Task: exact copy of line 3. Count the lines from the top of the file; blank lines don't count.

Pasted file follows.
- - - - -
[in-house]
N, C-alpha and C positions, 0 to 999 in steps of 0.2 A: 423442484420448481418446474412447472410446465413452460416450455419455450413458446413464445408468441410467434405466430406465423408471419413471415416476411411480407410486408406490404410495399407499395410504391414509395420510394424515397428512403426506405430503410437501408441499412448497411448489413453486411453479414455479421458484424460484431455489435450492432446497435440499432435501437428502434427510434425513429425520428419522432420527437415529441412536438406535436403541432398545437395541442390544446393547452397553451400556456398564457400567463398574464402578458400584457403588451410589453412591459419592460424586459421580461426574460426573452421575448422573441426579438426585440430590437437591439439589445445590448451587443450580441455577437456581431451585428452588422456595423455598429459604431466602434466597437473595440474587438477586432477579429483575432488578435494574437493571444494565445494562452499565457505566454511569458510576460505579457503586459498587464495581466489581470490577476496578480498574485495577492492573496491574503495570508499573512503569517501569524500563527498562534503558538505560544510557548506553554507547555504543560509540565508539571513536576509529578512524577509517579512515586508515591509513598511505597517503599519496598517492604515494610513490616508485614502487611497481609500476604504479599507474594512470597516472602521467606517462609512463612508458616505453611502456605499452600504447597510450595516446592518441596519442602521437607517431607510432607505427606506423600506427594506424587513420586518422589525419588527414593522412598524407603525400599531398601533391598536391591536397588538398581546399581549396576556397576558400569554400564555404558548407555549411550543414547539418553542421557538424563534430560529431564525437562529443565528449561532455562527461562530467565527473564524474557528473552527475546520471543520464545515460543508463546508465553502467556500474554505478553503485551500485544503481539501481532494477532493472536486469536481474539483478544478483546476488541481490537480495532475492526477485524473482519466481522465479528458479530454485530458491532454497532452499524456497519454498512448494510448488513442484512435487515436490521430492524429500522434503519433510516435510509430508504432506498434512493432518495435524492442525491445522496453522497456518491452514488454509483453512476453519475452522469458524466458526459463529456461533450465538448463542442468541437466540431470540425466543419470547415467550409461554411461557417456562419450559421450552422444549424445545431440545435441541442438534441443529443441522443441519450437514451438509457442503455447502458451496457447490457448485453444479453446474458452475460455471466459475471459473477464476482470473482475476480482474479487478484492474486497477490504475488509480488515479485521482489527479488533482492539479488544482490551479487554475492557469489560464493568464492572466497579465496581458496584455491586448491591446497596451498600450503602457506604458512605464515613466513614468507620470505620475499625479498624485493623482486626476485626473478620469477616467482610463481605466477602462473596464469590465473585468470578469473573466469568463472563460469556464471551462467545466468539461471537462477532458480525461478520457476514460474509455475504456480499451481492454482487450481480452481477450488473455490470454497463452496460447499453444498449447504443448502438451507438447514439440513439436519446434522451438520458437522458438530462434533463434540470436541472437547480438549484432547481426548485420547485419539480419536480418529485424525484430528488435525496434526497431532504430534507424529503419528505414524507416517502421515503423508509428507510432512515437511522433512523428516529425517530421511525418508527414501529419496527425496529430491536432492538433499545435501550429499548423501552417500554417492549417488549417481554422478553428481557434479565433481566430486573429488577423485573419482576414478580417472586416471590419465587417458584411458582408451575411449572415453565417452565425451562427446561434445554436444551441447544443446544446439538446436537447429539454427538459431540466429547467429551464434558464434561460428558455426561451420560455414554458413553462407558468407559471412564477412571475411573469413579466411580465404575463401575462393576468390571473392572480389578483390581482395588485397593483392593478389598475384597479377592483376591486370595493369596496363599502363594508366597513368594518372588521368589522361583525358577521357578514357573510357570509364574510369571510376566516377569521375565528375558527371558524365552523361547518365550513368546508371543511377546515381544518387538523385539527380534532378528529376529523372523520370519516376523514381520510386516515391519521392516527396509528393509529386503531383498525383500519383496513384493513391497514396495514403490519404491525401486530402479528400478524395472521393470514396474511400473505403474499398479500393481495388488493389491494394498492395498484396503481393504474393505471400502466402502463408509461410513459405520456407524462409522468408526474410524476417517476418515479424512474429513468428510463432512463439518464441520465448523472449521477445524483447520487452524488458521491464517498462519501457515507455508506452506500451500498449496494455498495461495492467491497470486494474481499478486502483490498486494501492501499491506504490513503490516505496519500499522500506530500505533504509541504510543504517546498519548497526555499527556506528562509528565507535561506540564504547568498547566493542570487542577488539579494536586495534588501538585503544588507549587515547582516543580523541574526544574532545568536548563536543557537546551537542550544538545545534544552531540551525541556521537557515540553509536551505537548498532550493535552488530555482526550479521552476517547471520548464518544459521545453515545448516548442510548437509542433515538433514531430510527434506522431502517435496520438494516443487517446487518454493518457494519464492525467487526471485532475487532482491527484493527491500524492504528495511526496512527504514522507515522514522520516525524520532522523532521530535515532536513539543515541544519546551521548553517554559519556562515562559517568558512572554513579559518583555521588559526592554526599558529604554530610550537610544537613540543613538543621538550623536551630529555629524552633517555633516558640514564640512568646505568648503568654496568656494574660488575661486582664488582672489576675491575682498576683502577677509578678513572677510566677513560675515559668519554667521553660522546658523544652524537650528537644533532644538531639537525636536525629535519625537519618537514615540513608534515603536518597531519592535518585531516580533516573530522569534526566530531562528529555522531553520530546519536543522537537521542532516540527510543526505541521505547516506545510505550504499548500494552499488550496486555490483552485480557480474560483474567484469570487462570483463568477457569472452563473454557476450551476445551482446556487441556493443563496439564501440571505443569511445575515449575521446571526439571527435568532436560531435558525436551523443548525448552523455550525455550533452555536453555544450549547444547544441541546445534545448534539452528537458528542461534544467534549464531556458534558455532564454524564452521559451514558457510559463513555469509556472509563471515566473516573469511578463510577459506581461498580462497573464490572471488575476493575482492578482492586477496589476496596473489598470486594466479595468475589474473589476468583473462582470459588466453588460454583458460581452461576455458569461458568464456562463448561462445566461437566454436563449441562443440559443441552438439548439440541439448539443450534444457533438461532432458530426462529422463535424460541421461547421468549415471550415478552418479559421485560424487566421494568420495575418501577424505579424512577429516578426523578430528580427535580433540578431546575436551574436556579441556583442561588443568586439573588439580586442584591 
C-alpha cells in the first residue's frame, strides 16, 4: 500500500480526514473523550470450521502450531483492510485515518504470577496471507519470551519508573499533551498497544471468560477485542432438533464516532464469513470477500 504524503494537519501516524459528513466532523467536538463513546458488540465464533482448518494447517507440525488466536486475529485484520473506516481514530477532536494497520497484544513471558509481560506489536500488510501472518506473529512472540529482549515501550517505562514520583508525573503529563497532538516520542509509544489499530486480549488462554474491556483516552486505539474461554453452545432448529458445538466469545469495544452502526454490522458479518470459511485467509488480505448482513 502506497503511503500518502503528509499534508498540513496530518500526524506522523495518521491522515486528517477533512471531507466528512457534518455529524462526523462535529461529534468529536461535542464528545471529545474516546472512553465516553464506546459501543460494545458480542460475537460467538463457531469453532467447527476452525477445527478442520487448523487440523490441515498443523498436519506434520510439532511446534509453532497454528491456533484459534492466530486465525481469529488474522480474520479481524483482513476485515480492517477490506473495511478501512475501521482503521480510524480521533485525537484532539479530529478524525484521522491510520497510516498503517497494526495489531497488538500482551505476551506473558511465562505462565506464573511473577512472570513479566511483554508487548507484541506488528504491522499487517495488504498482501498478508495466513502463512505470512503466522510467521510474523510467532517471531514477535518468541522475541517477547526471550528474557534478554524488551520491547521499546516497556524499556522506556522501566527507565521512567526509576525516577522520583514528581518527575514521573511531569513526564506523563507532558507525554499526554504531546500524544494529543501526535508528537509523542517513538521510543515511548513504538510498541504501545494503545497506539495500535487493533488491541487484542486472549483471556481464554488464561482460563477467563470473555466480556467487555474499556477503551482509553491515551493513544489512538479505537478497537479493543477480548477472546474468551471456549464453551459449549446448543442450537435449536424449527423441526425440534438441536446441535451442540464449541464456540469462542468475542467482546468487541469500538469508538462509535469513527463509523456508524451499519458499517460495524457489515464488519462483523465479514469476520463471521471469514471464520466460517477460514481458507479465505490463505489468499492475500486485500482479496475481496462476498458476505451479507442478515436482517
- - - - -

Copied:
C-alpha cells in the first residue's frame, strides 16, 4: 500500500480526514473523550470450521502450531483492510485515518504470577496471507519470551519508573499533551498497544471468560477485542432438533464516532464469513470477500 504524503494537519501516524459528513466532523467536538463513546458488540465464533482448518494447517507440525488466536486475529485484520473506516481514530477532536494497520497484544513471558509481560506489536500488510501472518506473529512472540529482549515501550517505562514520583508525573503529563497532538516520542509509544489499530486480549488462554474491556483516552486505539474461554453452545432448529458445538466469545469495544452502526454490522458479518470459511485467509488480505448482513 502506497503511503500518502503528509499534508498540513496530518500526524506522523495518521491522515486528517477533512471531507466528512457534518455529524462526523462535529461529534468529536461535542464528545471529545474516546472512553465516553464506546459501543460494545458480542460475537460467538463457531469453532467447527476452525477445527478442520487448523487440523490441515498443523498436519506434520510439532511446534509453532497454528491456533484459534492466530486465525481469529488474522480474520479481524483482513476485515480492517477490506473495511478501512475501521482503521480510524480521533485525537484532539479530529478524525484521522491510520497510516498503517497494526495489531497488538500482551505476551506473558511465562505462565506464573511473577512472570513479566511483554508487548507484541506488528504491522499487517495488504498482501498478508495466513502463512505470512503466522510467521510474523510467532517471531514477535518468541522475541517477547526471550528474557534478554524488551520491547521499546516497556524499556522506556522501566527507565521512567526509576525516577522520583514528581518527575514521573511531569513526564506523563507532558507525554499526554504531546500524544494529543501526535508528537509523542517513538521510543515511548513504538510498541504501545494503545497506539495500535487493533488491541487484542486472549483471556481464554488464561482460563477467563470473555466480556467487555474499556477503551482509553491515551493513544489512538479505537478497537479493543477480548477472546474468551471456549464453551459449549446448543442450537435449536424449527423441526425440534438441536446441535451442540464449541464456540469462542468475542467482546468487541469500538469508538462509535469513527463509523456508524451499519458499517460495524457489515464488519462483523465479514469476520463471521471469514471464520466460517477460514481458507479465505490463505489468499492475500486485500482479496475481496462476498458476505451479507442478515436482517